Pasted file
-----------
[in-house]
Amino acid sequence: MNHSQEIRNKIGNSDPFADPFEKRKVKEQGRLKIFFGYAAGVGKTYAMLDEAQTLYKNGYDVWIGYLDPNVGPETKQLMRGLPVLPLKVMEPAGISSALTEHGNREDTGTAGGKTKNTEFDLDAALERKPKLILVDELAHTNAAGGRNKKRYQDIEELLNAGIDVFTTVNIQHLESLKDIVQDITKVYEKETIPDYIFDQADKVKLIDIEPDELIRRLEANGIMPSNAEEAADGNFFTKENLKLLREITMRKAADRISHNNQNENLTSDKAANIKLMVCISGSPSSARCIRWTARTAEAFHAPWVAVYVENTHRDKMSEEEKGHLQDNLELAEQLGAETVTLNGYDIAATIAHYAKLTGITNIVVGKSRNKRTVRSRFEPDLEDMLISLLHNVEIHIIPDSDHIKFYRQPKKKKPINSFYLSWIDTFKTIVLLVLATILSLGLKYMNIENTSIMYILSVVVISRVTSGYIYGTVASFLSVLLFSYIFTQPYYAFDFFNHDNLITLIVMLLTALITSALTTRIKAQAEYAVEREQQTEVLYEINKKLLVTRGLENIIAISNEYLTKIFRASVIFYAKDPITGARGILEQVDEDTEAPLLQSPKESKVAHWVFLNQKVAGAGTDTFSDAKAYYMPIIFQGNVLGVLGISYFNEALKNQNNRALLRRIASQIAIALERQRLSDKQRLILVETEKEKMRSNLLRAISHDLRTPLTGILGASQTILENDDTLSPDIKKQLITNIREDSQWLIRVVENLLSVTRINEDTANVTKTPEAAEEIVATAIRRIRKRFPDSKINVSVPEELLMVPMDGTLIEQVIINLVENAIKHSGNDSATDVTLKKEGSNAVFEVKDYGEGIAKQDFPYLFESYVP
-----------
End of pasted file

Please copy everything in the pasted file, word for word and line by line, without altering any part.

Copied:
[in-house]
Amino acid sequence: MNHSQEIRNKIGNSDPFADPFEKRKVKEQGRLKIFFGYAAGVGKTYAMLDEAQTLYKNGYDVWIGYLDPNVGPETKQLMRGLPVLPLKVMEPAGISSALTEHGNREDTGTAGGKTKNTEFDLDAALERKPKLILVDELAHTNAAGGRNKKRYQDIEELLNAGIDVFTTVNIQHLESLKDIVQDITKVYEKETIPDYIFDQADKVKLIDIEPDELIRRLEANGIMPSNAEEAADGNFFTKENLKLLREITMRKAADRISHNNQNENLTSDKAANIKLMVCISGSPSSARCIRWTARTAEAFHAPWVAVYVENTHRDKMSEEEKGHLQDNLELAEQLGAETVTLNGYDIAATIAHYAKLTGITNIVVGKSRNKRTVRSRFEPDLEDMLISLLHNVEIHIIPDSDHIKFYRQPKKKKPINSFYLSWIDTFKTIVLLVLATILSLGLKYMNIENTSIMYILSVVVISRVTSGYIYGTVASFLSVLLFSYIFTQPYYAFDFFNHDNLITLIVMLLTALITSALTTRIKAQAEYAVEREQQTEVLYEINKKLLVTRGLENIIAISNEYLTKIFRASVIFYAKDPITGARGILEQVDEDTEAPLLQSPKESKVAHWVFLNQKVAGAGTDTFSDAKAYYMPIIFQGNVLGVLGISYFNEALKNQNNRALLRRIASQIAIALERQRLSDKQRLILVETEKEKMRSNLLRAISHDLRTPLTGILGASQTILENDDTLSPDIKKQLITNIREDSQWLIRVVENLLSVTRINEDTANVTKTPEAAEEIVATAIRRIRKRFPDSKINVSVPEELLMVPMDGTLIEQVIINLVENAIKHSGNDSATDVTLKKEGSNAVFEVKDYGEGIAKQDFPYLFESYVP